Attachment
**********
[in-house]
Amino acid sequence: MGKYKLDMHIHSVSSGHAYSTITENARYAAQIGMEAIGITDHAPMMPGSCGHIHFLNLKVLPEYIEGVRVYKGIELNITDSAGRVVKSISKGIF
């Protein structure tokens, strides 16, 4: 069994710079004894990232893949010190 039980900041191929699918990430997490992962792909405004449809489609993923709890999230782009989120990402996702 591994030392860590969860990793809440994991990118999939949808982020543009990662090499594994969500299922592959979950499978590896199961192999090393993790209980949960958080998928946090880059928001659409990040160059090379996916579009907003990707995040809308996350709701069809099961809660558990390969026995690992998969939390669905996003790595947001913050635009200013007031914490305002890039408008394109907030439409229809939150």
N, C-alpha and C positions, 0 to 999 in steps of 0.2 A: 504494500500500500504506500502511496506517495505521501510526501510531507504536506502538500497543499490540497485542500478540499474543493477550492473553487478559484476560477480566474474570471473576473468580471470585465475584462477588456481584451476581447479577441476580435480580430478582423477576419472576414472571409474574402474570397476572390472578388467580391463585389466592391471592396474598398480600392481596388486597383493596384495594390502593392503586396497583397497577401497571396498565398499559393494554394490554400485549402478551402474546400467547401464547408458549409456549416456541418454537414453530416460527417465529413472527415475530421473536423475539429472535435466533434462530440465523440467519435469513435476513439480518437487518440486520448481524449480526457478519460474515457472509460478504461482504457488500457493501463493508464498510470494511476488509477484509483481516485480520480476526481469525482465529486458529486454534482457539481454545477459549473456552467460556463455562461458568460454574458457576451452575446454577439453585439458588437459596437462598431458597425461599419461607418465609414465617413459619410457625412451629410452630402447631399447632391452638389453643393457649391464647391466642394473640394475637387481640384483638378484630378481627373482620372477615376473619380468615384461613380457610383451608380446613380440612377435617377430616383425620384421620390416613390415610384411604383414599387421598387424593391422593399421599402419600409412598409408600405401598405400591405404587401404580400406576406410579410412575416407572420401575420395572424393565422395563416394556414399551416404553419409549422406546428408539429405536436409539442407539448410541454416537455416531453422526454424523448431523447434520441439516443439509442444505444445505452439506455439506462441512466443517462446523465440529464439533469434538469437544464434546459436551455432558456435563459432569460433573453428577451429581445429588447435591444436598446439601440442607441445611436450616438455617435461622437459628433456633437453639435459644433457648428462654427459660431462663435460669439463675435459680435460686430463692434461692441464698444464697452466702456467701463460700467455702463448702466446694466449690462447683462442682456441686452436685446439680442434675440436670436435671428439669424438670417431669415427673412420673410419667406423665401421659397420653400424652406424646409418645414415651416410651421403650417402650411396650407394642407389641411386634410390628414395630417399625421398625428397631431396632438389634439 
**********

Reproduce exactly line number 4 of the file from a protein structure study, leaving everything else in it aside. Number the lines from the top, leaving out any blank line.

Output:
N, C-alpha and C positions, 0 to 999 in steps of 0.2 A: 504494500500500500504506500502511496506517495505521501510526501510531507504536506502538500497543499490540497485542500478540499474543493477550492473553487478559484476560477480566474474570471473576473468580471470585465475584462477588456481584451476581447479577441476580435480580430478582423477576419472576414472571409474574402474570397476572390472578388467580391463585389466592391471592396474598398480600392481596388486597383493596384495594390502593392503586396497583397497577401497571396498565398499559393494554394490554400485549402478551402474546400467547401464547408458549409456549416456541418454537414453530416460527417465529413472527415475530421473536423475539429472535435466533434462530440465523440467519435469513435476513439480518437487518440486520448481524449480526457478519460474515457472509460478504461482504457488500457493501463493508464498510470494511476488509477484509483481516485480520480476526481469525482465529486458529486454534482457539481454545477459549473456552467460556463455562461458568460454574458457576451452575446454577439453585439458588437459596437462598431458597425461599419461607418465609414465617413459619410457625412451629410452630402447631399447632391452638389453643393457649391464647391466642394473640394475637387481640384483638378484630378481627373482620372477615376473619380468615384461613380457610383451608380446613380440612377435617377430616383425620384421620390416613390415610384411604383414599387421598387424593391422593399421599402419600409412598409408600405401598405400591405404587401404580400406576406410579410412575416407572420401575420395572424393565422395563416394556414399551416404553419409549422406546428408539429405536436409539442407539448410541454416537455416531453422526454424523448431523447434520441439516443439509442444505444445505452439506455439506462441512466443517462446523465440529464439533469434538469437544464434546459436551455432558456435563459432569460433573453428577451429581445429588447435591444436598446439601440442607441445611436450616438455617435461622437459628433456633437453639435459644433457648428462654427459660431462663435460669439463675435459680435460686430463692434461692441464698444464697452466702456467701463460700467455702463448702466446694466449690462447683462442682456441686452436685446439680442434675440436670436435671428439669424438670417431669415427673412420673410419667406423665401421659397420653400424652406424646409418645414415651416410651421403650417402650411396650407394642407389641411386634410390628414395630417399625421398625428397631431396632438389634439 